# And now for something weird...

#### nsaspook

Joined Aug 27, 2009
8,382
First, they are using electricity (using the colloquial expression of electricity as energy in a scientific paper means it was designed for the public) as the EMF force media in the conversion of chemical energy to electrical energy. I fail to see how this is new (other than the nanotube angle) since solvent-induced electron flow is pretty common in the semiconductor field.

#### Delta Prime

Joined Nov 15, 2019
1,014
First, they are using electricity (using the colloquial expression of electricity as energy in a scientific paper means it was designed for the public) as the EMF force media in the conversion of chemical energy to electrical energy. I fail to see how this is new (other than the nanotube angle) since solvent-induced electron flow is pretty common in the semiconductor field.
Yes. Excellent observation! Solvent-induced electron flow common in semiconductors employ zigzag nanotubes.
The angle of the nanotube's hexagonal carbon-atom lattice. Armchair nanotubes - so called because of the armchair-like shape of their edges - have identical chiral indices and are highly desired for their perfect conductivity. A journey of a thousand miles begins with the single step. Without zigzagging.

#### ZCochran98

Joined Jul 24, 2018
141
Yes. Excellent observation! Solvent-induced electron flow common in semiconductors employ zigzag nanotubes.
The angle of the nanotube's hexagonal carbon-atom lattice. Armchair nanotubes - so called because of the armchair-like shape of their edges - have identical chiral indices and are highly desired for their perfect conductivity. A journey of a thousand miles begins with the single step. Without zigzagging.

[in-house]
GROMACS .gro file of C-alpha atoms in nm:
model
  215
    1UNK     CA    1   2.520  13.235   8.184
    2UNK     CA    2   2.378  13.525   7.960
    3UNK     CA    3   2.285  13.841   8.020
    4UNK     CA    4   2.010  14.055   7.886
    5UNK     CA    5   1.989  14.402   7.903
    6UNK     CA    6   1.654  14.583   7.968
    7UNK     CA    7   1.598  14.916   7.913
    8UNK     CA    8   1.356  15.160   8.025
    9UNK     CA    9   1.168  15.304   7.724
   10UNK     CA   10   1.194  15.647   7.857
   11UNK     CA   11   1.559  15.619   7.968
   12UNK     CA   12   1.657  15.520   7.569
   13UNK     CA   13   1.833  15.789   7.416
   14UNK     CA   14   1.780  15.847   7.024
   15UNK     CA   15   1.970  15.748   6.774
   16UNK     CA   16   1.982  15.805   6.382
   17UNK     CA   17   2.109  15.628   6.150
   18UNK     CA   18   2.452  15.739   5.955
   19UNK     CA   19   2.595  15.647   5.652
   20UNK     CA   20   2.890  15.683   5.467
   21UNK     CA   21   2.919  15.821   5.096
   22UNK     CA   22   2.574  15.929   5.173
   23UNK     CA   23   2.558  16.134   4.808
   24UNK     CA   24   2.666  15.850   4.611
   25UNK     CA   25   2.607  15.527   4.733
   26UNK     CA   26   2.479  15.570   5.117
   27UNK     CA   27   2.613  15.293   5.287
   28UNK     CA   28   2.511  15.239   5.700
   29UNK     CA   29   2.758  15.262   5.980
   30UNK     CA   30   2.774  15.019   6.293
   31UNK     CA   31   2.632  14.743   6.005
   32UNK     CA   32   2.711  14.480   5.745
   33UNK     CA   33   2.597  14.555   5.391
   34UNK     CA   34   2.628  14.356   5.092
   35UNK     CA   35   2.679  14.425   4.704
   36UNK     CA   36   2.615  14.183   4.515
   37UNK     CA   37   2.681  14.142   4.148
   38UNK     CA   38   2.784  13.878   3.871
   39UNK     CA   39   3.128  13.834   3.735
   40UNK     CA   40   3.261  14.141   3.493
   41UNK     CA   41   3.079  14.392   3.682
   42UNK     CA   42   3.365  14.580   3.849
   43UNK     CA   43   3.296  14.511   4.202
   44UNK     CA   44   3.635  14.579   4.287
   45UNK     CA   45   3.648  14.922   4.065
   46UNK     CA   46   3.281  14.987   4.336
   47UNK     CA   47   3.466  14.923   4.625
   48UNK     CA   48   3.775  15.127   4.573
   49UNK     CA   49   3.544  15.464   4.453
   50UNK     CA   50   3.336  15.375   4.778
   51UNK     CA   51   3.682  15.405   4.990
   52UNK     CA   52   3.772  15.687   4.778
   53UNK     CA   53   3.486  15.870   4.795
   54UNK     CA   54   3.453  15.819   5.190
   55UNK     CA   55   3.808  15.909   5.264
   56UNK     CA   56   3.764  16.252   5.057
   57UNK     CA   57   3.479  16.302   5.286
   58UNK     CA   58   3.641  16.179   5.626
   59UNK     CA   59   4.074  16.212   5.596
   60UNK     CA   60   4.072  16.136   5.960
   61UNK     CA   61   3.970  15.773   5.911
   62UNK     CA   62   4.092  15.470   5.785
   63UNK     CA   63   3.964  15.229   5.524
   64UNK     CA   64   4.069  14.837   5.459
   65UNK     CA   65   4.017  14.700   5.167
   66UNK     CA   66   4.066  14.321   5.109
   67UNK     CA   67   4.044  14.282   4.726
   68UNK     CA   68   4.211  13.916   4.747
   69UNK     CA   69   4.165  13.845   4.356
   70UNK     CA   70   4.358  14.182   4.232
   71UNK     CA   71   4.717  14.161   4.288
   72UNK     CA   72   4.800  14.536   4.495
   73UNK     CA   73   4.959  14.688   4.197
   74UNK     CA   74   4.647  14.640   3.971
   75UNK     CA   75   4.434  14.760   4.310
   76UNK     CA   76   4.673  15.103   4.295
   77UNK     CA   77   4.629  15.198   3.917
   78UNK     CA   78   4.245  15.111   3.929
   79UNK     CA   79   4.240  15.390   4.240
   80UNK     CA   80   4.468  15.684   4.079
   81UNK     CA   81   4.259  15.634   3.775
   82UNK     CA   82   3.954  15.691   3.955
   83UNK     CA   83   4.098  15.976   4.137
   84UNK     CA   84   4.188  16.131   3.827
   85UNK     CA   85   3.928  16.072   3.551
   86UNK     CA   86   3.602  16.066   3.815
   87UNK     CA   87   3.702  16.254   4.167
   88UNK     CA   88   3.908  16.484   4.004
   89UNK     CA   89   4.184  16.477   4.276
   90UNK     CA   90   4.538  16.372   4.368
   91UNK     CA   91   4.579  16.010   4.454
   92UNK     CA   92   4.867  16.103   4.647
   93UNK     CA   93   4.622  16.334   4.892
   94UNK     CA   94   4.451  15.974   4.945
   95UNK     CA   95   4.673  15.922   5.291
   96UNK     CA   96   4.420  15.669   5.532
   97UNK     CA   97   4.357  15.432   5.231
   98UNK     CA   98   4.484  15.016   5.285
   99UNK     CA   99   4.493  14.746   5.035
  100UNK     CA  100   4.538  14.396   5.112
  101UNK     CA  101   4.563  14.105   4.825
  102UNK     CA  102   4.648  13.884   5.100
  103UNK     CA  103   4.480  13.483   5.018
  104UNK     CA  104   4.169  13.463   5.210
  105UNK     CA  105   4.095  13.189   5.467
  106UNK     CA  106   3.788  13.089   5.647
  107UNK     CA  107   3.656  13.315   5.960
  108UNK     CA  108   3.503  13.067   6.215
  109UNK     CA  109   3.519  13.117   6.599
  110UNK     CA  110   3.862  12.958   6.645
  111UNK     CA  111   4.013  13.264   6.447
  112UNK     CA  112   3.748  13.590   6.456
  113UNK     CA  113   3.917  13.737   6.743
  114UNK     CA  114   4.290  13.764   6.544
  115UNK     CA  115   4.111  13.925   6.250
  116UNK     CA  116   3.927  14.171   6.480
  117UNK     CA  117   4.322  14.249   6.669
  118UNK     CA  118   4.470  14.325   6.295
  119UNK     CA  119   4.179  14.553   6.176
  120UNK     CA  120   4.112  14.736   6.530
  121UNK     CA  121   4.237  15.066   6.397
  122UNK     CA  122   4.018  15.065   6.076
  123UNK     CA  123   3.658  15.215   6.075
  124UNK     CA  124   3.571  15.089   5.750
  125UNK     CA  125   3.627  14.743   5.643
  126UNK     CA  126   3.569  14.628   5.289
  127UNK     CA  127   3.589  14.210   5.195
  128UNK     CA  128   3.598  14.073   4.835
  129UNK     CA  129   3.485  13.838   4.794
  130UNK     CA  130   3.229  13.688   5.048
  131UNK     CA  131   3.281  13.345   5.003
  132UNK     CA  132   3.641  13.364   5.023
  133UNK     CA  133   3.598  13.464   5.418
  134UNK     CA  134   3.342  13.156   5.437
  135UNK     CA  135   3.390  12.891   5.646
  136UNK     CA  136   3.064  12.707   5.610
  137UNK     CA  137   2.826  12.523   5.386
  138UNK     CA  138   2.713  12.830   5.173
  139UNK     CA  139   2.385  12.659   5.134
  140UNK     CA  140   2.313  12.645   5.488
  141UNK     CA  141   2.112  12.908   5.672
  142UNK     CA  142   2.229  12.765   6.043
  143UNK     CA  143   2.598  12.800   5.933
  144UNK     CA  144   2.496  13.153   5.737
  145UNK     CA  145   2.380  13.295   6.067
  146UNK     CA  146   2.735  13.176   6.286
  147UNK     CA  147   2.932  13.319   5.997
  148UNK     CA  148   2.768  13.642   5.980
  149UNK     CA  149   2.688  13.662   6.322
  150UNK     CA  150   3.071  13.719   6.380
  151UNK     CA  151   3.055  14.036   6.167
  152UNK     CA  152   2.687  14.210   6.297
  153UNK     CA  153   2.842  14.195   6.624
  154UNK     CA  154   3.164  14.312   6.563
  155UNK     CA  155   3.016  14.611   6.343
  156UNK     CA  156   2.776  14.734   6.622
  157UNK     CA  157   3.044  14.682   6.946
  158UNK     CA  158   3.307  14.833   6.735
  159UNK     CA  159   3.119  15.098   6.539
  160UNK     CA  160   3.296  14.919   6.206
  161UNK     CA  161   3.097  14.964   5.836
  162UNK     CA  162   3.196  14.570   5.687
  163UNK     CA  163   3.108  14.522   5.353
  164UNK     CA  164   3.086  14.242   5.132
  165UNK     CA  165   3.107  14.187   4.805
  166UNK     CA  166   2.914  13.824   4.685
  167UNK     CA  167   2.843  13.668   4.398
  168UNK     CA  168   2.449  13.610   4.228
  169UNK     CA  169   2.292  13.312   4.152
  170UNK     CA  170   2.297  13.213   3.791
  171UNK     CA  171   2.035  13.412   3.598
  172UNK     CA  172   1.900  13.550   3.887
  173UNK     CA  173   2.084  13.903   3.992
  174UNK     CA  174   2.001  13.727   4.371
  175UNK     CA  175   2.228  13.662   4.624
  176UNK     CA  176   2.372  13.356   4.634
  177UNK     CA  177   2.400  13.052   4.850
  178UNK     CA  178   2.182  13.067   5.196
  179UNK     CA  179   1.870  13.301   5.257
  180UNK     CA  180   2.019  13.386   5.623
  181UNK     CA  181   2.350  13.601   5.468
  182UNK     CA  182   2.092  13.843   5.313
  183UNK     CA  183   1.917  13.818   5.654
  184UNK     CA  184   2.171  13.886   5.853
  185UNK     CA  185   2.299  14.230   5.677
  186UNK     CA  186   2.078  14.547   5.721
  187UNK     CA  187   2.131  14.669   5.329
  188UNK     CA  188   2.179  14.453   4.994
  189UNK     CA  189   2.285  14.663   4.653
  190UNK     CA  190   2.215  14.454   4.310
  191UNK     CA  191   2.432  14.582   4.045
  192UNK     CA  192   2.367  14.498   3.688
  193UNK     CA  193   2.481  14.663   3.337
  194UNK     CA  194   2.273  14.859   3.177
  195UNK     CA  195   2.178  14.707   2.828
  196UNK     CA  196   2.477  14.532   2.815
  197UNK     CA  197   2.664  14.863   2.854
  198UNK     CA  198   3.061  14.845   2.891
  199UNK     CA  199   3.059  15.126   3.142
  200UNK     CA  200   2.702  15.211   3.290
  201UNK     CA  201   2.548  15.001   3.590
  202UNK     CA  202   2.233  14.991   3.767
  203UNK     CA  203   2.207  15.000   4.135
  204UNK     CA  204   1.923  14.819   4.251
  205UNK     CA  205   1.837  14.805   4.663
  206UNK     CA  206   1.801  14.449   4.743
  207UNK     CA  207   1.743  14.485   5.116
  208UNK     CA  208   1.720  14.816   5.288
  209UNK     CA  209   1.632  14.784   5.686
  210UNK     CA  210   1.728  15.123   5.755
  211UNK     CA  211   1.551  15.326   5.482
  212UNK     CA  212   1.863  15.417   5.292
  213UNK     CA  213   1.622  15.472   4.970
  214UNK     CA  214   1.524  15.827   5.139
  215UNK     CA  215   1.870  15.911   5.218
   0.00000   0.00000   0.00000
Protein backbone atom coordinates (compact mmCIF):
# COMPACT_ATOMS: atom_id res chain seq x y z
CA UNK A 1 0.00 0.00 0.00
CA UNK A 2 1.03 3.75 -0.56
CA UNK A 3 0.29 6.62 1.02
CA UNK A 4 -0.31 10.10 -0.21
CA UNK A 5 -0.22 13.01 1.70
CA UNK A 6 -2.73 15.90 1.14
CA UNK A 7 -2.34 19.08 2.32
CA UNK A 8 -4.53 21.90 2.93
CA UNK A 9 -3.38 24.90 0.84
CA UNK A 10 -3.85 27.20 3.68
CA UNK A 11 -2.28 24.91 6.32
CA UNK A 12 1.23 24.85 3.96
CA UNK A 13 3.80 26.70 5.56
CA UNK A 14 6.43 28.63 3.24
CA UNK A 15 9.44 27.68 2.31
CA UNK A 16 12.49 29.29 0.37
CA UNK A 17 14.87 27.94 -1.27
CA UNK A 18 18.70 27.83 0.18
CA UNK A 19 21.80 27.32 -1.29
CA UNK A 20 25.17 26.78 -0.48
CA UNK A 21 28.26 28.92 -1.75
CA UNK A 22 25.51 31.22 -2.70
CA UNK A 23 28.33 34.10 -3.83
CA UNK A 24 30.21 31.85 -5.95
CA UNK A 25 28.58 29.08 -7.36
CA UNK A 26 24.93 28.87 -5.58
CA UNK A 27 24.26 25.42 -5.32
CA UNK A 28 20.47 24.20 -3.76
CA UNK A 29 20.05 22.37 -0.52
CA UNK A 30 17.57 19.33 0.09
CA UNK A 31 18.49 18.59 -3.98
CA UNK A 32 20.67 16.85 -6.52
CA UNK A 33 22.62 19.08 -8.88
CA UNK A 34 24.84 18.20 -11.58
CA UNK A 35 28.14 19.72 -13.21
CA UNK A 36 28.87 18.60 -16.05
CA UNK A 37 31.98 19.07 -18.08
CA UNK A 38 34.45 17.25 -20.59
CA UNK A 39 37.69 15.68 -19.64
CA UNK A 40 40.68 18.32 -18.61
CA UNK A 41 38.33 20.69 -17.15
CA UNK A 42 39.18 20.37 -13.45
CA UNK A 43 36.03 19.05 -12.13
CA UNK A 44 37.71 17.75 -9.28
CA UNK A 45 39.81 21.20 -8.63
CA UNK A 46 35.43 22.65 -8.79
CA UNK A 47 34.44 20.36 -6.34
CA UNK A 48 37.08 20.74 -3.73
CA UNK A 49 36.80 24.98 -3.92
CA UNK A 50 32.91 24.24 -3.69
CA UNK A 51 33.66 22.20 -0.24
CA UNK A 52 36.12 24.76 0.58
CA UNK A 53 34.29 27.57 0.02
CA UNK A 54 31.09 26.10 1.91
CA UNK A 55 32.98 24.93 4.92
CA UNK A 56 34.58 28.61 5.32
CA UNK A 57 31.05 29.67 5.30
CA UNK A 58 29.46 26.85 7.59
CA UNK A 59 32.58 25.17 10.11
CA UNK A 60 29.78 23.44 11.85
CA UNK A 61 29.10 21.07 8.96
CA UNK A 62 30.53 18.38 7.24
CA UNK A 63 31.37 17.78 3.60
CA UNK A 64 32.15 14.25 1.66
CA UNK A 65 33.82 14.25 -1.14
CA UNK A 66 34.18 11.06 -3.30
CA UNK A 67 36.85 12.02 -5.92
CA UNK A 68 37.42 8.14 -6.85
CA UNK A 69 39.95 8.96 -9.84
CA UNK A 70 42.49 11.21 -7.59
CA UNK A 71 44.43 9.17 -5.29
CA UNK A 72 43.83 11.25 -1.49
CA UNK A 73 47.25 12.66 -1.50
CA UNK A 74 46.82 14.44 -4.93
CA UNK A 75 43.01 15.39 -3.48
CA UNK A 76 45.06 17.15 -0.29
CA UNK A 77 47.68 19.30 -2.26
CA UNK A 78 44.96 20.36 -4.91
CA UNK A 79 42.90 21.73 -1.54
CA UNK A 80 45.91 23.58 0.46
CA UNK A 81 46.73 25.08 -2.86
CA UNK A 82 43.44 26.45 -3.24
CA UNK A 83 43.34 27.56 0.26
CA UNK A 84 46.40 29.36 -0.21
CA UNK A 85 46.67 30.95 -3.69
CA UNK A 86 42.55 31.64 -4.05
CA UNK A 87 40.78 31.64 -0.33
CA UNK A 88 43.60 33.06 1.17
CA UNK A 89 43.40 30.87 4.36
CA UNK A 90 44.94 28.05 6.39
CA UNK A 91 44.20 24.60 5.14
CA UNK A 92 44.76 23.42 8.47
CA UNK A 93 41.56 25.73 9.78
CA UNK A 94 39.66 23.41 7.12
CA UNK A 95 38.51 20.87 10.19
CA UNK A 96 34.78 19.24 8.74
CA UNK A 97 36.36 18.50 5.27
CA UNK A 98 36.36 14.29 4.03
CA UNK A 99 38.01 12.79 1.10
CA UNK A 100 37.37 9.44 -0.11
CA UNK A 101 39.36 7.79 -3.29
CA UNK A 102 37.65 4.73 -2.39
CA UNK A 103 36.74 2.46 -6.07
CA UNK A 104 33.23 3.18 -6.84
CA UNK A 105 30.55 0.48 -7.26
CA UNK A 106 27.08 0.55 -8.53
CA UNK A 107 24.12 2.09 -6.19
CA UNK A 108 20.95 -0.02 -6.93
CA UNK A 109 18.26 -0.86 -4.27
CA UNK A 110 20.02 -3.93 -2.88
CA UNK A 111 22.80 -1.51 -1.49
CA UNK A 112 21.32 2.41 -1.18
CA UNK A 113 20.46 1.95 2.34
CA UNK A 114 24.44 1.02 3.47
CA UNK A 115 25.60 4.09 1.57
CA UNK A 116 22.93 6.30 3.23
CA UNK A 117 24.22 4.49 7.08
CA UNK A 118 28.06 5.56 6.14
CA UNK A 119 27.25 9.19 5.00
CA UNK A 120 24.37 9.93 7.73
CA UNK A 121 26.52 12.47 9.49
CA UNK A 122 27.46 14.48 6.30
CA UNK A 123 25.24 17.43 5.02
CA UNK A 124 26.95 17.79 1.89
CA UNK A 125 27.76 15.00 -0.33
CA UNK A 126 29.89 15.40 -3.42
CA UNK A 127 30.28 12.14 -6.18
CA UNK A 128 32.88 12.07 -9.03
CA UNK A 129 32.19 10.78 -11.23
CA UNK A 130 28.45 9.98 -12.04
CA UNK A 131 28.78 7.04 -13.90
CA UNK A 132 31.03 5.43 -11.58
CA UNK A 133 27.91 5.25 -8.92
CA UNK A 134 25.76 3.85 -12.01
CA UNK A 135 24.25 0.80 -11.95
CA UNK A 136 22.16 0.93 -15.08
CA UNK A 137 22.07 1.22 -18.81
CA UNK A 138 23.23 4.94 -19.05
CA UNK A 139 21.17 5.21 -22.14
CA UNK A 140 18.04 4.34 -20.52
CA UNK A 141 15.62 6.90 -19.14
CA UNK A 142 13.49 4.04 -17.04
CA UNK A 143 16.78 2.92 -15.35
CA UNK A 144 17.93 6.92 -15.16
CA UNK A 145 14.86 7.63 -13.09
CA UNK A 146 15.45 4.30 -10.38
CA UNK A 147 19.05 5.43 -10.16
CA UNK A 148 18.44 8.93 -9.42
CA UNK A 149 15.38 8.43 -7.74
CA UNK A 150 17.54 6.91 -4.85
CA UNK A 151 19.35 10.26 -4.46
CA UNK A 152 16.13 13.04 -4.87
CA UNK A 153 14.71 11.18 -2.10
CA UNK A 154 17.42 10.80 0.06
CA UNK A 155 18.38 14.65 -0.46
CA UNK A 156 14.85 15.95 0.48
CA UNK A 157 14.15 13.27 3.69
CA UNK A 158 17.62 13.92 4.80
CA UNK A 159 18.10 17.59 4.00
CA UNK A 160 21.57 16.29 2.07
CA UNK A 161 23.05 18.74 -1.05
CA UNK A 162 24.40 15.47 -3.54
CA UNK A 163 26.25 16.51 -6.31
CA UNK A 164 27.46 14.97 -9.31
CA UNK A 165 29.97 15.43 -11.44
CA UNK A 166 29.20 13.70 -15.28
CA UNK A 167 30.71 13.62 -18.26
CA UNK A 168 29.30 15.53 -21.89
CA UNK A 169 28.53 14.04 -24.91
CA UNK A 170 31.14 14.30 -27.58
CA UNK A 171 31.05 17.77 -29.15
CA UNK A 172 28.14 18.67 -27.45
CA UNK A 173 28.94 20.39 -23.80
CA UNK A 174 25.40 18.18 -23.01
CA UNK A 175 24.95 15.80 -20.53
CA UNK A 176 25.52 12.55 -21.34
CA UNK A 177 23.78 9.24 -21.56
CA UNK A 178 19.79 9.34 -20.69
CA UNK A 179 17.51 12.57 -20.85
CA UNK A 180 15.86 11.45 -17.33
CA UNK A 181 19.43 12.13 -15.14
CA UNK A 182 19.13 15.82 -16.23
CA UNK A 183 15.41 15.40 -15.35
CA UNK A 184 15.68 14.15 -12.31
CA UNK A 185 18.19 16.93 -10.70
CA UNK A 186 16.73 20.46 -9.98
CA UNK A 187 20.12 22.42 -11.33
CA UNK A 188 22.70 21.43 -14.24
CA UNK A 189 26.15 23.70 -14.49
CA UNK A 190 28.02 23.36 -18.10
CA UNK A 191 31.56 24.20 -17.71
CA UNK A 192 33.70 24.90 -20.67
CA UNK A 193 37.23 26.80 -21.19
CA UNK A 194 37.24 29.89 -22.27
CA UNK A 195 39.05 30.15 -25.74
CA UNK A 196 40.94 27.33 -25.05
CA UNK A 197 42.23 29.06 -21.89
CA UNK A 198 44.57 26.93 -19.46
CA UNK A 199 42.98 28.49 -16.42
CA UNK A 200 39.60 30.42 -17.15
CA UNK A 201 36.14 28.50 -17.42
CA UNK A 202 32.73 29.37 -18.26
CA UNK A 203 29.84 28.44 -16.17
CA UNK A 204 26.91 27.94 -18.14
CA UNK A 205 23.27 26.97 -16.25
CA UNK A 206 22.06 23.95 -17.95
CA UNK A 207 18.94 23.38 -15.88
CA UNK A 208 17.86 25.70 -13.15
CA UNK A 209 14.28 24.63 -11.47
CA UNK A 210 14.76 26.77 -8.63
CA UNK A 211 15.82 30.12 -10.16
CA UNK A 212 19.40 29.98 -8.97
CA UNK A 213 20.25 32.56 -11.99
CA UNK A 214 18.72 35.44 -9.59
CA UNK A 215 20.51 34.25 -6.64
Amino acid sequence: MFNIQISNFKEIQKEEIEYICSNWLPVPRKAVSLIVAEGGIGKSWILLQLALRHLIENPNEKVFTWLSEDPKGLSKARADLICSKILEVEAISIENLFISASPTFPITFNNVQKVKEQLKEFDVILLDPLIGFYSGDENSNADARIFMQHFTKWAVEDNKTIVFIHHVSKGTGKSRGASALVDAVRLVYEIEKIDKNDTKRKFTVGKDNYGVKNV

Interestingly-enough, if you unzip those nanotubes into nanoribbons, armchair-type nanoribbons are semiconductive (with the bandgap being entirely dependent on width of the ribbon), while zig-zag-type are highly-conductive (I suppose this makes sense, as the dominant edge of the nanoribbon is 90 degrees rotated of the dominant edge of the nanotube, so zigzag nanotubes become armchair nanoribbons). These nanoribbons can be used to create ultrafast 2D transistors called "GNRFETs" (with transistion frequencies exceeding 1.5 to 15 THz).

#### nsaspook

Joined Aug 27, 2009
8,382
https://scitechdaily.com/mit-engine...completely-new-way-of-generating-electricity/
The solvent takes electrons away, and the system tries to equilibrate by moving electrons,” Strano says. “There’s no sophisticated battery chemistry inside. It’s just a particle and you put it into solvent and it starts generating an electric field.”
It's mainly simple electrochemistry inside transferring energy to an electric field using charge separation.

In the longer term, this approach could also be used to power micro- or nanoscale robots. Strano’s lab has already begun building robots at that scale, which could one day be used as diagnostic or environmental sensors. The idea of being able to scavenge energy from the environment to power these kinds of robots is appealing, he says.

“It means you don’t have to put the energy storage on board,” he says. “What we like about this mechanism is that you can take the energy, at least in part, from the environment.”
Of course you need to look at the total energy used here for what you get as the usable reaction energy. The net efficiency of comparing the max device possible output power to the amount of power needed for the construction of the device and active chemicals means that, while it's interesting research, the likelihood of practicality is near zero.

#### Delta Prime

Joined Nov 15, 2019
1,014
Interestingly-enough, if you unzip those nanotubes into nanoribbons, armchair-type nanoribbons are semiconductive (with the bandgap being entirely dependent on width of the ribbon), while zig-zag-type are highly-conductive (I suppose this makes sense, as the dominant edge of the nanoribbon is 90 degrees rotated of the dominant edge of the nanotube, so zigzag nanotubes become armchair nanoribbons). These nanoribbons can be used to create ultrafast 2D transistors called "GNRFETs" (with transistion frequencies exceeding 1.5 to 15 THz).